We'll tell you when fares are low, not where they're going to go

George Hobica, June 30, 2009
Fares from Washington DC:

    It's airfare Magic 8 Ball season again, with airfare pundits predicting where fares are heading next. We've been in the airfare reporting business for over 10 years now, and one thing we've learned is that you cannot outguess the airlines, or the economy, or oil prices. That's why we don't make airfare predictions. We just think it's misleading. Sure, we'd get on the Tee-Vee and our name in the papers more often if we went out on a limb, but too often we've seen people on those limbs fall on their faces when they get sawed off.

    Sure, we can tell you that as of today, pubished fares for summer travel to Europe , for example, are higher than they were back in the spring (we cannot tell you, however, how many seats were sold at what fares on what routes on what airlines, however). But if we could really predict airfares, we'd have stopped flying commerical long ago. No sirree, we'd be in our comfy Gulfstream sipping vintage Veuve Cliquot instead of at the back of the plane nursing a warm beer.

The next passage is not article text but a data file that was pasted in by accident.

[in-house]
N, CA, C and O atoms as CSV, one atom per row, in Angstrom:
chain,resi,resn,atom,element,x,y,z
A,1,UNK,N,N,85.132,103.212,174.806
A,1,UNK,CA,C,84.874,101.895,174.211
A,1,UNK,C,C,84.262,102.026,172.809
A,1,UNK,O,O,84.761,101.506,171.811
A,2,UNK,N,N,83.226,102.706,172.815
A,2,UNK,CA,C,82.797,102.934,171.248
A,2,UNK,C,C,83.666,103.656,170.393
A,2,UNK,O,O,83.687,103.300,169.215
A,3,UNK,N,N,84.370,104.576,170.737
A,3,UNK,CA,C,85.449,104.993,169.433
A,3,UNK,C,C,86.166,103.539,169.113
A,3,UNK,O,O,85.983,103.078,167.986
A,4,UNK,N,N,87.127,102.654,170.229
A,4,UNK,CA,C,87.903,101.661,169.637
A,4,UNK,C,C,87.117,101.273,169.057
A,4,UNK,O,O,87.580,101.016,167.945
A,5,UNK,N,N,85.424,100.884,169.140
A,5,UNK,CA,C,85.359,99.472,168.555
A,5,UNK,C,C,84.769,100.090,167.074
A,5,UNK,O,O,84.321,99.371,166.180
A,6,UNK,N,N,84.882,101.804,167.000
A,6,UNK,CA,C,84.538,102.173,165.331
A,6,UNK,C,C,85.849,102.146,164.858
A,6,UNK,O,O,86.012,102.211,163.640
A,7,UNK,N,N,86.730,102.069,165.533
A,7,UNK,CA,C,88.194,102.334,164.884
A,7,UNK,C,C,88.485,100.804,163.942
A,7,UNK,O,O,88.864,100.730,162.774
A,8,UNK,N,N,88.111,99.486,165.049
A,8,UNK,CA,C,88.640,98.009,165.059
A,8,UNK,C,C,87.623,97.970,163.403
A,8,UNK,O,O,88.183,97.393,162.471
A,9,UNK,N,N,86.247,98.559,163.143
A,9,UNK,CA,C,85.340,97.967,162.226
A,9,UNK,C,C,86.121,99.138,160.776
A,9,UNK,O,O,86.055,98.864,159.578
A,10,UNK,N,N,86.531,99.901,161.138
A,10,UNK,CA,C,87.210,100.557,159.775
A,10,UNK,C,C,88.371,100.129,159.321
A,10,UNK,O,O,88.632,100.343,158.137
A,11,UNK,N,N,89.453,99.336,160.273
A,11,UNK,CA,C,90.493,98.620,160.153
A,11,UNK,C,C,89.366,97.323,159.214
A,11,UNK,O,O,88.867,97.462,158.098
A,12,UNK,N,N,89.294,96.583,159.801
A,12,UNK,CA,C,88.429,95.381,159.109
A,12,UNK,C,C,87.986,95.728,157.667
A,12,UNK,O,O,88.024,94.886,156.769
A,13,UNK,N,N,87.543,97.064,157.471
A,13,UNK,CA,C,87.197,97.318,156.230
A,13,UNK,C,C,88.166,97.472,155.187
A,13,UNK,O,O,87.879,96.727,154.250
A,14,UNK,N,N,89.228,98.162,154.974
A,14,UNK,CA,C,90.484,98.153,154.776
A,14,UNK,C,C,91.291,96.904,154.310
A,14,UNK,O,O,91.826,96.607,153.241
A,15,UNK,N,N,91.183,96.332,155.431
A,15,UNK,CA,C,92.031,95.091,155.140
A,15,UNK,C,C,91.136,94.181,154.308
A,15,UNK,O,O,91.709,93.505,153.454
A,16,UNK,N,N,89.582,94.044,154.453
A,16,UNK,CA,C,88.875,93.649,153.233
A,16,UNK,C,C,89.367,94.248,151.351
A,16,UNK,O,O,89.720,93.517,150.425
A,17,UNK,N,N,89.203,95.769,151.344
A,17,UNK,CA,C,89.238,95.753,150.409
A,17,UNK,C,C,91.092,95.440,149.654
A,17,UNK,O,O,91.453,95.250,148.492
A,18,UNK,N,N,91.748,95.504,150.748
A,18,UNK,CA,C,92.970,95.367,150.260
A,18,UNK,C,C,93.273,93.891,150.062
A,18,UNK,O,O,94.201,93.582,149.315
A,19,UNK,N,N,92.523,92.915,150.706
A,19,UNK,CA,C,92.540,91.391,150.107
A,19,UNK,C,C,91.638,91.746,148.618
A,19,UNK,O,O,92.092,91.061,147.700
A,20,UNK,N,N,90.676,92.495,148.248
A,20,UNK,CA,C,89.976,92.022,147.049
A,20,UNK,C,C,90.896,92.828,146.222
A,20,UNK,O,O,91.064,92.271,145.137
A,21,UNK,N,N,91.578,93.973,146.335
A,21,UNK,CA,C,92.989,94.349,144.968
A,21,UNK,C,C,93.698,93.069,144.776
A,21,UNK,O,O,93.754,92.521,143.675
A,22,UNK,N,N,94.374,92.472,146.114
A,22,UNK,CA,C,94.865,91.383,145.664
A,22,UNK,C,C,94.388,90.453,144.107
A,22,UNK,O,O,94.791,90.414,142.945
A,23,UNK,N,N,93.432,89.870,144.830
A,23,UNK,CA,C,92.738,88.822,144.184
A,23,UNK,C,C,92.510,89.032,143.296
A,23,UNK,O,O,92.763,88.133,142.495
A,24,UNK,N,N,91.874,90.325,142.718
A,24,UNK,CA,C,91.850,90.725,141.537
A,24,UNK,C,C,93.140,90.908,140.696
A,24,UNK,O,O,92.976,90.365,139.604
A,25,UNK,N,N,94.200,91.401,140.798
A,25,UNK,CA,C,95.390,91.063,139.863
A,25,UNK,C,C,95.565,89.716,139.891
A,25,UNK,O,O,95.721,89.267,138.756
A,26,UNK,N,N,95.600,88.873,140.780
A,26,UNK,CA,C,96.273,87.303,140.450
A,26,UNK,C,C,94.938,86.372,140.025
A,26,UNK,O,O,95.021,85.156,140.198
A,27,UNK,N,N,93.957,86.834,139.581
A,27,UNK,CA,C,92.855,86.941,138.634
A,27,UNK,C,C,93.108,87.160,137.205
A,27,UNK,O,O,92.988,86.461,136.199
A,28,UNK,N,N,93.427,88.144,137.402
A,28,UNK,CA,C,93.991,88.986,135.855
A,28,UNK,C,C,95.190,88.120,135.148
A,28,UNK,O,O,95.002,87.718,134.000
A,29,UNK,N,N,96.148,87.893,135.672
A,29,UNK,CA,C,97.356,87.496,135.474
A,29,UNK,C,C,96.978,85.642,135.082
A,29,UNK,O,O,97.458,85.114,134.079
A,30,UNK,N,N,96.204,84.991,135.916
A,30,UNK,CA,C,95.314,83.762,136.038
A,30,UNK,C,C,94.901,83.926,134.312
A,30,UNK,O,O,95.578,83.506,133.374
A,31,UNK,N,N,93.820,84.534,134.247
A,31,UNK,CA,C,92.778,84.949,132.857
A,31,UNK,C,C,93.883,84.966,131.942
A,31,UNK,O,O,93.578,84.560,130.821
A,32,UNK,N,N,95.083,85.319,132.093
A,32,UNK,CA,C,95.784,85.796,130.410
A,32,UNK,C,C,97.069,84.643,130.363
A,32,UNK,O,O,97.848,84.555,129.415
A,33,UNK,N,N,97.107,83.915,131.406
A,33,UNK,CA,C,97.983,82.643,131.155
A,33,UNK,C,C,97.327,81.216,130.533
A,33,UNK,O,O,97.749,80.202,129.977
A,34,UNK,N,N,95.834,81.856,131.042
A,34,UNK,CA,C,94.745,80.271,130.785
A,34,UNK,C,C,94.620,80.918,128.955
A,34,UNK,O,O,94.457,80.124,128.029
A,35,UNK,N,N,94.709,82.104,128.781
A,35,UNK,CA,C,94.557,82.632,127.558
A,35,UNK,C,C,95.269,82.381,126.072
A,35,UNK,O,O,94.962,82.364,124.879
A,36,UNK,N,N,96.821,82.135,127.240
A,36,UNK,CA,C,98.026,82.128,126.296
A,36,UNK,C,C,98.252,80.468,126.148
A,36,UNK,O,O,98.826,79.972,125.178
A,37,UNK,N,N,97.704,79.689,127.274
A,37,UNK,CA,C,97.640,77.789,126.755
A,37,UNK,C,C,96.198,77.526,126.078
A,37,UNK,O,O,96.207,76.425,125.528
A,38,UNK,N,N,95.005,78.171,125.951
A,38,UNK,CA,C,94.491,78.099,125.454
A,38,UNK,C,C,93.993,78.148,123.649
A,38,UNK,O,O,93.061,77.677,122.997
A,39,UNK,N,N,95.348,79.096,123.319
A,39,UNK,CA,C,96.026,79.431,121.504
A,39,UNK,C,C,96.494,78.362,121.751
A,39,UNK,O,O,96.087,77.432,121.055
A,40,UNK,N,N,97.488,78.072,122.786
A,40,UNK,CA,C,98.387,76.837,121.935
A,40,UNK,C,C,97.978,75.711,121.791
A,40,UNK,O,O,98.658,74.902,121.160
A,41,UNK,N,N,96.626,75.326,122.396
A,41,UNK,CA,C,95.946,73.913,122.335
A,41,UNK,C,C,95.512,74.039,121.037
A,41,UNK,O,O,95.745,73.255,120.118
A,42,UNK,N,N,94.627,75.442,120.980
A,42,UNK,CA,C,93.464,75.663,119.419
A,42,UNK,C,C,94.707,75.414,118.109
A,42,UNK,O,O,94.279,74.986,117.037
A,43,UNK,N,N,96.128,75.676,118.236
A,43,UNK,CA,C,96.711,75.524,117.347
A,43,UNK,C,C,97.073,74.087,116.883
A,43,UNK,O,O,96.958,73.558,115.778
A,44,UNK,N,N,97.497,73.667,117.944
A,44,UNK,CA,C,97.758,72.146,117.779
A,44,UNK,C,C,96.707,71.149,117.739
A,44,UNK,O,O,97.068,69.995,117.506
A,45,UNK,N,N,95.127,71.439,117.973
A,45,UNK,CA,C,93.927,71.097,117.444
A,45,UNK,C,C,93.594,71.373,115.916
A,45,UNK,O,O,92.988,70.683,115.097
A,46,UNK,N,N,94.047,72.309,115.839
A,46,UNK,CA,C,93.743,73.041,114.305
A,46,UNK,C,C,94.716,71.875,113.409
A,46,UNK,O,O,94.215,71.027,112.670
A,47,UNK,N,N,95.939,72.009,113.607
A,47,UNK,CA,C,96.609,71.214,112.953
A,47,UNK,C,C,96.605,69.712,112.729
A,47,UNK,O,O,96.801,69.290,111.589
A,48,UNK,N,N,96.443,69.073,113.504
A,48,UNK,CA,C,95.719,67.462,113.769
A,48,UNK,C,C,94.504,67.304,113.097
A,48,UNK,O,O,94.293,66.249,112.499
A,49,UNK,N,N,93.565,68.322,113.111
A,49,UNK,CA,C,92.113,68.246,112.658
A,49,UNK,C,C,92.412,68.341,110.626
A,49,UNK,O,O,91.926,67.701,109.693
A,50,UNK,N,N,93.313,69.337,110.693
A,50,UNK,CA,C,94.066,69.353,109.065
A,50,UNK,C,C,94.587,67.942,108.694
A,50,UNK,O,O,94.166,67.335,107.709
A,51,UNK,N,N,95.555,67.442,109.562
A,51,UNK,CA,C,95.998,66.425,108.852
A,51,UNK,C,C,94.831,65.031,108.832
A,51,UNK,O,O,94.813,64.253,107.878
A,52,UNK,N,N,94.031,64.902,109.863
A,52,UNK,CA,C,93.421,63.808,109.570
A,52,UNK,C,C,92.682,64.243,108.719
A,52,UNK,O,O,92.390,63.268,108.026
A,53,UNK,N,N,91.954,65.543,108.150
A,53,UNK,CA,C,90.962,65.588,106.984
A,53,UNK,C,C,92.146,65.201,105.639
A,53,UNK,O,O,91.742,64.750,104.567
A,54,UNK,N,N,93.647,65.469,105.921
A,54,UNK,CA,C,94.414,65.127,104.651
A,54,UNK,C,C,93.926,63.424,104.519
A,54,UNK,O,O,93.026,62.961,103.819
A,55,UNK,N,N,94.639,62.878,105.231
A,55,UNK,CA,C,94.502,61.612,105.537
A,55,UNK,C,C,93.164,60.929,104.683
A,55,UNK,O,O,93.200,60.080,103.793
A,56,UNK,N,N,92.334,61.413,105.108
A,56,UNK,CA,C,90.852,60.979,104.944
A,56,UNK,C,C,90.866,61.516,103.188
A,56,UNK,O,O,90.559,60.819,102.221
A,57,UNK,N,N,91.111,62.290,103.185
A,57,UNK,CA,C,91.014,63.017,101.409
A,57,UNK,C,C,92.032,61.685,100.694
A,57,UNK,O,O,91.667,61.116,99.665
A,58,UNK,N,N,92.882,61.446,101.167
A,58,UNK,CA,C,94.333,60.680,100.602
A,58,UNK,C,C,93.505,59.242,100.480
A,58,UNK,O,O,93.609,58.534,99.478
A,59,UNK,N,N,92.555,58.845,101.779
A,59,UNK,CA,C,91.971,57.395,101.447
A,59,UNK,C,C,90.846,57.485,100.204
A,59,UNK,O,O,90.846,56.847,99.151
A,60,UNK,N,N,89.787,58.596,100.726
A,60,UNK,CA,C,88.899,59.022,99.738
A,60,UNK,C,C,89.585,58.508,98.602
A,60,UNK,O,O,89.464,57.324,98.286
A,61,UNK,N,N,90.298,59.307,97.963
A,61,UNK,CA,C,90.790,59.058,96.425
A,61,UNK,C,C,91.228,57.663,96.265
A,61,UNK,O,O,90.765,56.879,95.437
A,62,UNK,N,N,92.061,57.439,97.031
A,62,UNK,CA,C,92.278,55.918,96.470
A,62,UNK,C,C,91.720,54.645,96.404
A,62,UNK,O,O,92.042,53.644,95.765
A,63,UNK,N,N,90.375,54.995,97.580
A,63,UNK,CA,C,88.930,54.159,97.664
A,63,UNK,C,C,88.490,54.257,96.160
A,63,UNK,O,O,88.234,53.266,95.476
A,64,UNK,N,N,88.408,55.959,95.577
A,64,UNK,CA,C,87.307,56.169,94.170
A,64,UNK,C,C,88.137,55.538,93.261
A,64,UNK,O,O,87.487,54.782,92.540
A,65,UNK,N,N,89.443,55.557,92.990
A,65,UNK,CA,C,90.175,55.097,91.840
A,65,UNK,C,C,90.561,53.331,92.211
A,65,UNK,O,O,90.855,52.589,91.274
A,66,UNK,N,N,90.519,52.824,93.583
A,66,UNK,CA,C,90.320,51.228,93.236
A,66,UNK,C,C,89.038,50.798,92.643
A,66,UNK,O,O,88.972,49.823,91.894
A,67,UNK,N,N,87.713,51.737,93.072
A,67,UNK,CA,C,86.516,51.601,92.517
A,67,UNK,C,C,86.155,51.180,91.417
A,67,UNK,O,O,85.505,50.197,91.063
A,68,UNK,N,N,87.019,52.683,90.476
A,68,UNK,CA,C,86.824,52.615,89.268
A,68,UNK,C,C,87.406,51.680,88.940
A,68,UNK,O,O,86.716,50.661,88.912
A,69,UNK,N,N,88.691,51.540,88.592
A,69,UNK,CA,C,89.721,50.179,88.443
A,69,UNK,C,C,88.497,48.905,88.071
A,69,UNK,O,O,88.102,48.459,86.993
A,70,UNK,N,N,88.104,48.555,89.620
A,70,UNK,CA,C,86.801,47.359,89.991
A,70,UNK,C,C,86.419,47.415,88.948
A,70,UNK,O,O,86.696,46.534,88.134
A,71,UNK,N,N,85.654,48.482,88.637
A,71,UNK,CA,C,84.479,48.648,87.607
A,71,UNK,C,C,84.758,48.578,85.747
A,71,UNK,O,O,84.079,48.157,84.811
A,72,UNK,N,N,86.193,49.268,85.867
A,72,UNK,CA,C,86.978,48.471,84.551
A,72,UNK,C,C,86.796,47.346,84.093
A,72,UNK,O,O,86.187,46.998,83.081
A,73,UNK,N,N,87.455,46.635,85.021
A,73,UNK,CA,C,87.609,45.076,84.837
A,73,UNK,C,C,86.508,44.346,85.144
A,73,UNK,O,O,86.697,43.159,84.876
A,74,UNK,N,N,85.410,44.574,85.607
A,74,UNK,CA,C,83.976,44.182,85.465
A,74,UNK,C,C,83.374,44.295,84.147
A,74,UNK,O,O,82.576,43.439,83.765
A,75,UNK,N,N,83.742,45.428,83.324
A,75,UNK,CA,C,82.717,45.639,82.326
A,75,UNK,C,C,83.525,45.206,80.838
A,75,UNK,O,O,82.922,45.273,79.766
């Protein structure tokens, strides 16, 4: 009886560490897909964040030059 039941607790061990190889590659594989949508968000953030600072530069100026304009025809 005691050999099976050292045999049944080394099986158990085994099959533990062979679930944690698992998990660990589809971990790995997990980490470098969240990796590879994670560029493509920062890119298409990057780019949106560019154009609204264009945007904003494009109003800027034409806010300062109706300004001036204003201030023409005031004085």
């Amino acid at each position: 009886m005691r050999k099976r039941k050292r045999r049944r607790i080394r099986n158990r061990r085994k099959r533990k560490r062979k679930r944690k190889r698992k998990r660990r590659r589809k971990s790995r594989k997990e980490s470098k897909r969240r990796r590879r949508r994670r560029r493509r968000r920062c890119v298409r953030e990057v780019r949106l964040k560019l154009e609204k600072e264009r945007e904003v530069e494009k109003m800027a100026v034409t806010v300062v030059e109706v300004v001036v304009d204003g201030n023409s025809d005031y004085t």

The problem with predictions is that it can mislead consumers, and cause them to buy fares sooner than they should. It's just like predicting the stock market, and good luck with that.

    And when you come to think of it, if there were one Web site that could accurately and consistently predict airfares, then wouldn't every other airfare site be history by now? Instead, there seems to be a new one popping up every month.

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